DEP moves on Vernon dump site

22 Feb 2019 | 04:07

    By Mike Zummo
    After months of applying pressure, local leaders including a grassroots citizens group finally got the state of New Jersey to move on what has been called “illegal dumping” in Vernon Township.
    New Jersey Attorney General Gurbir Grewal, acting on behalf of the New Jersey Department of Environmental Protection, filed an order in Superior Court that would halt all activities at the Vernon dump site, located at 3 Silver Spruce Drive - force the property owner to identify all the materials in the massive pile and allow the state to do its own testing of the dirt and debris.
    In an Order to Show Cause filed today in New Jersey Superior Court, the DEP alleges that property owner Joseph Wallace is operating an unlawful solid waste dump that sits on his property in Vernon Township.
    The state’s filing seeks to force Wallace to cease operating the alleged solid waste dump and immediately ban any further dumping at the site; to test for contaminants and dispose of any solid waste; and to give DEP access to the property for inspections and sampling.
    “For years now, the families of Vernon have feared for their health and safety, constantly exposed to the actions of a known, convicted polluter, Joe Wallace,” U.S. Rep. Josh Gottheimer said in a news release, “After months of requests to the state urging action, the DEP finally informed me earlier today that they had tested the areas surrounding the Waste Mountain in Vernon.”
    The town conducted its own independent test of the waters and found lead coming off the waste pile. According to Gottheimer, the DEP also found elevated levels of led, other chemicals and solid waste in the surrounding areas.
    “Let’s hope it isn’t an extreme level. It’s above a residential area and we don’t want this to spread, but it needs to stop,” Vernon Township Mayor Harry Shortway said. Hopefully the AG’s office is successful getting an injunction and hopefully allow us to stop those trucks and turn them back.”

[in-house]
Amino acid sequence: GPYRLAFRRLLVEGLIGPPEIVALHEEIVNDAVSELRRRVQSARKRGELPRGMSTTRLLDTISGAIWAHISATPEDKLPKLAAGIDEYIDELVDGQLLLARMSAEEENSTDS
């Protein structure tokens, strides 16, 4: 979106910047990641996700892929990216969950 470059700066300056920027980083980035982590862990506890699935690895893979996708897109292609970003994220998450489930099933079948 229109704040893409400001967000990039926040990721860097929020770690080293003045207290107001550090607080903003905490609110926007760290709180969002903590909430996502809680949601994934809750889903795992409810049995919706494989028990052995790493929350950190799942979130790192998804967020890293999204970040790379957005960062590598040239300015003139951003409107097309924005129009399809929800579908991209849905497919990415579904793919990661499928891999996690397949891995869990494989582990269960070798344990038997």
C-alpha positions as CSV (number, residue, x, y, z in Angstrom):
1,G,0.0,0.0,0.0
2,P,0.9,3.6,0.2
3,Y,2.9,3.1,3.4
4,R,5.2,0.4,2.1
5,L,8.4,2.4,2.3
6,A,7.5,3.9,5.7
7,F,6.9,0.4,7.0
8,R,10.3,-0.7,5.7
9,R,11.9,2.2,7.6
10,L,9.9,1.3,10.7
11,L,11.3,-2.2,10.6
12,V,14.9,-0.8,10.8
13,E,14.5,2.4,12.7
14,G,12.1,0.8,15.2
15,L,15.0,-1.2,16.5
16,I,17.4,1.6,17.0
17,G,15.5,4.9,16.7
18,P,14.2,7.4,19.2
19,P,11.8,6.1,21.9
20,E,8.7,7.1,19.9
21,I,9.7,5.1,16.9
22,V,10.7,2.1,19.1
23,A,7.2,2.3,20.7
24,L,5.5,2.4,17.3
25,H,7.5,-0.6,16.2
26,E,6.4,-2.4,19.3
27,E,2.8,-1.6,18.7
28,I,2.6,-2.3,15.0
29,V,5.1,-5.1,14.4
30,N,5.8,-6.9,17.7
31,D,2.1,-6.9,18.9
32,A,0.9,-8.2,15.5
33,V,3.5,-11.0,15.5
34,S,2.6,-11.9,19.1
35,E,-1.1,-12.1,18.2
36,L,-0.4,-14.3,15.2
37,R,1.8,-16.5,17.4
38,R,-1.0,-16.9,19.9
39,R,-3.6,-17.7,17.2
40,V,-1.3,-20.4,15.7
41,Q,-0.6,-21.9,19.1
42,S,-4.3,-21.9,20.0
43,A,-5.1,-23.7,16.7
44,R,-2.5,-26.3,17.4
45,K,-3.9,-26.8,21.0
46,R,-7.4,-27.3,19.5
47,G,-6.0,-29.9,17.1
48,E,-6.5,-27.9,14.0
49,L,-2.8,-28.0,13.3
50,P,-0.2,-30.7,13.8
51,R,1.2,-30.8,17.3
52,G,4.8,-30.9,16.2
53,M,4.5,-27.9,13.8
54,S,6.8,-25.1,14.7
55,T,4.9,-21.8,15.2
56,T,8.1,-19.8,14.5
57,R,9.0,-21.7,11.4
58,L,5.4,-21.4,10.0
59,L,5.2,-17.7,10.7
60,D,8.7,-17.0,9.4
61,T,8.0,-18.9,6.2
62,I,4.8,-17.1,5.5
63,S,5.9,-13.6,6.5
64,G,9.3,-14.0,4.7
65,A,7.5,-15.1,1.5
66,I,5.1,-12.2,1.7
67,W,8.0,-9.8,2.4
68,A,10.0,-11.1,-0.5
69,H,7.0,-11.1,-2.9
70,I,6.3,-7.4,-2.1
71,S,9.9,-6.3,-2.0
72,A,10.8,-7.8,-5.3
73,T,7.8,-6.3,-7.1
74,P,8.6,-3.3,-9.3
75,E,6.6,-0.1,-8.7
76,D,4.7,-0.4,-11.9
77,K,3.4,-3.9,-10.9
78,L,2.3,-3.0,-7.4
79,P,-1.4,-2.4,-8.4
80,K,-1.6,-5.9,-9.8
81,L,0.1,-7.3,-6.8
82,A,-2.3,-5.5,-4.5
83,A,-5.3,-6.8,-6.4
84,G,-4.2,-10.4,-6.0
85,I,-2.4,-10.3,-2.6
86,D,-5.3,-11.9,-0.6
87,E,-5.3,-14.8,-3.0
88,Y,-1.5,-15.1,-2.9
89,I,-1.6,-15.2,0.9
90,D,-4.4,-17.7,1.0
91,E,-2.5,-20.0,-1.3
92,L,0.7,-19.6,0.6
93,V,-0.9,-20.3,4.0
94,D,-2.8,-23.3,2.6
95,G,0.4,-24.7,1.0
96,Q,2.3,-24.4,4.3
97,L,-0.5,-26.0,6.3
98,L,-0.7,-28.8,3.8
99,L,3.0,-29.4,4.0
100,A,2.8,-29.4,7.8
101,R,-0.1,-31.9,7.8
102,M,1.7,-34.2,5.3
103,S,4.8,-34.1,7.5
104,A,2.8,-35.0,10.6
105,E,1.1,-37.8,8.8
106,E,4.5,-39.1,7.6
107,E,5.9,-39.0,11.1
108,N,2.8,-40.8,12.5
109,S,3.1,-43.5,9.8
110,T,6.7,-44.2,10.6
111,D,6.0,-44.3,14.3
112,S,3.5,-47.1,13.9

Gottheimer, Shortway, State. Sen. Steve Oroho and Assemblyman Hal Wirths met with the executive board of citizens group, People Against Illegal Dumping on Friday at the Mixing Bowl to discuss the next steps,
    “While we hope the courts and the State DEP will ultimately shut down this illegal operation for good and bring this sorry chapter to a conclusion for the benefit of the community, we pledge to work with Congressman Gottheimer, Mayor Shortway and other local leaders and citizen activists to make certain of this,” Oroho, Wirths and Assemblyman Parker Space said in a statement. “We also will continue in our pursuit of state legislation so Vernon or any other locality will not have to suffer from the lack of any clear authority to address such a situation going forward.”
    Shortway said the police can’t enforce regulatory laws regarding the alleged dump site as it’s not technically a crime, but he said with the state involved, the DEP can’t ignore the issue any longer.
    “This is a big battle,” Shortway said. “I know it happens down in the more commercial and urban areas. What are you going to do with what Expedia calls the “no. 1 area for nature in the state” and how are we allowing this?”